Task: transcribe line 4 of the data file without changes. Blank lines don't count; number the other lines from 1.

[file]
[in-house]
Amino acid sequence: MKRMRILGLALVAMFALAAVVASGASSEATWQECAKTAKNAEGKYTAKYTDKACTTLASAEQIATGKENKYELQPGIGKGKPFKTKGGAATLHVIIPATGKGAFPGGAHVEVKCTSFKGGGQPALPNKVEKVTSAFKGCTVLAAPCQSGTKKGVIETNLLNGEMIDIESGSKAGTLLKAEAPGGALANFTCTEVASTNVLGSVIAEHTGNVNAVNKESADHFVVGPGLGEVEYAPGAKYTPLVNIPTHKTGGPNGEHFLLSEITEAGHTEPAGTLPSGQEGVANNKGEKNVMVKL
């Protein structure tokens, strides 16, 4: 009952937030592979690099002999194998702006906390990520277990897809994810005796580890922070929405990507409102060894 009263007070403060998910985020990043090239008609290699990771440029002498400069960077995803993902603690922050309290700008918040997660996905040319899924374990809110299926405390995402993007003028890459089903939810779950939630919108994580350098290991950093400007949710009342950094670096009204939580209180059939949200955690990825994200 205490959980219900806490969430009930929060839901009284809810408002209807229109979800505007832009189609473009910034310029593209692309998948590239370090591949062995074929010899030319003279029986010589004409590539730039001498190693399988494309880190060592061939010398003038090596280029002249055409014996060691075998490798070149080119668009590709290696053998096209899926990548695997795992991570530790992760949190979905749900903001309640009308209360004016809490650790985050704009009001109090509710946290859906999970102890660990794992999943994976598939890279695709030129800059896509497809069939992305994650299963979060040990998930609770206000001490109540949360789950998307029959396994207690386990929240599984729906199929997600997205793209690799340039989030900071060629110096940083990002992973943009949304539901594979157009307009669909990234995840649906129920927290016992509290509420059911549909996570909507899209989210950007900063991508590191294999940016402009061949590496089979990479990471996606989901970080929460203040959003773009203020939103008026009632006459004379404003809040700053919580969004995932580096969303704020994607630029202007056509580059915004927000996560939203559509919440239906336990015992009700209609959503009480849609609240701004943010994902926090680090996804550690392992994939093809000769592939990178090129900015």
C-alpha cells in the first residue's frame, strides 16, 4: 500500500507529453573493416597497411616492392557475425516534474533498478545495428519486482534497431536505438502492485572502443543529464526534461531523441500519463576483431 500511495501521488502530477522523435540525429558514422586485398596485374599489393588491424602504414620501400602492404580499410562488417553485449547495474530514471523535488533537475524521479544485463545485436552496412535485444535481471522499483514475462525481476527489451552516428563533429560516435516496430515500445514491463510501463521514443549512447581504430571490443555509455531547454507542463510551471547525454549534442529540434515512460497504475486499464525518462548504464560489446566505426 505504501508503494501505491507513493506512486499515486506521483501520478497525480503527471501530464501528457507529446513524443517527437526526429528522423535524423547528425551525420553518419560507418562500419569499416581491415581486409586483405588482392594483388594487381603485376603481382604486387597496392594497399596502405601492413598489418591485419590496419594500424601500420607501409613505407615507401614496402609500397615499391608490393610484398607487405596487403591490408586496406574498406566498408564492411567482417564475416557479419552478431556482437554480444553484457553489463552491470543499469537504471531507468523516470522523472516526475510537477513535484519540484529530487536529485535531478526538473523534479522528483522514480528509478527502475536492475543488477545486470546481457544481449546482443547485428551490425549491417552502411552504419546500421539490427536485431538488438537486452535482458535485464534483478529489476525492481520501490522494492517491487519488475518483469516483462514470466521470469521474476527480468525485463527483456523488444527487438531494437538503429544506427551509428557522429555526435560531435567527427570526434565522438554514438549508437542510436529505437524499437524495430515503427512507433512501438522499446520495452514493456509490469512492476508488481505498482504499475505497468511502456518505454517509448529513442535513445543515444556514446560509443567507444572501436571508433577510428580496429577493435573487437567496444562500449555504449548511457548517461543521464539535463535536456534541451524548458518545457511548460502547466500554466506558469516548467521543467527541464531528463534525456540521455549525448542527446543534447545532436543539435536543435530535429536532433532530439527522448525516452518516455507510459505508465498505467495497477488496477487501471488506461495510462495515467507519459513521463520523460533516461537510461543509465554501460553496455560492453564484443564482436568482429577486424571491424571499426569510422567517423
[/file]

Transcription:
C-alpha cells in the first residue's frame, strides 16, 4: 500500500507529453573493416597497411616492392557475425516534474533498478545495428519486482534497431536505438502492485572502443543529464526534461531523441500519463576483431 500511495501521488502530477522523435540525429558514422586485398596485374599489393588491424602504414620501400602492404580499410562488417553485449547495474530514471523535488533537475524521479544485463545485436552496412535485444535481471522499483514475462525481476527489451552516428563533429560516435516496430515500445514491463510501463521514443549512447581504430571490443555509455531547454507542463510551471547525454549534442529540434515512460497504475486499464525518462548504464560489446566505426 505504501508503494501505491507513493506512486499515486506521483501520478497525480503527471501530464501528457507529446513524443517527437526526429528522423535524423547528425551525420553518419560507418562500419569499416581491415581486409586483405588482392594483388594487381603485376603481382604486387597496392594497399596502405601492413598489418591485419590496419594500424601500420607501409613505407615507401614496402609500397615499391608490393610484398607487405596487403591490408586496406574498406566498408564492411567482417564475416557479419552478431556482437554480444553484457553489463552491470543499469537504471531507468523516470522523472516526475510537477513535484519540484529530487536529485535531478526538473523534479522528483522514480528509478527502475536492475543488477545486470546481457544481449546482443547485428551490425549491417552502411552504419546500421539490427536485431538488438537486452535482458535485464534483478529489476525492481520501490522494492517491487519488475518483469516483462514470466521470469521474476527480468525485463527483456523488444527487438531494437538503429544506427551509428557522429555526435560531435567527427570526434565522438554514438549508437542510436529505437524499437524495430515503427512507433512501438522499446520495452514493456509490469512492476508488481505498482504499475505497468511502456518505454517509448529513442535513445543515444556514446560509443567507444572501436571508433577510428580496429577493435573487437567496444562500449555504449548511457548517461543521464539535463535536456534541451524548458518545457511548460502547466500554466506558469516548467521543467527541464531528463534525456540521455549525448542527446543534447545532436543539435536543435530535429536532433532530439527522448525516452518516455507510459505508465498505467495497477488496477487501471488506461495510462495515467507519459513521463520523460533516461537510461543509465554501460553496455560492453564484443564482436568482429577486424571491424571499426569510422567517423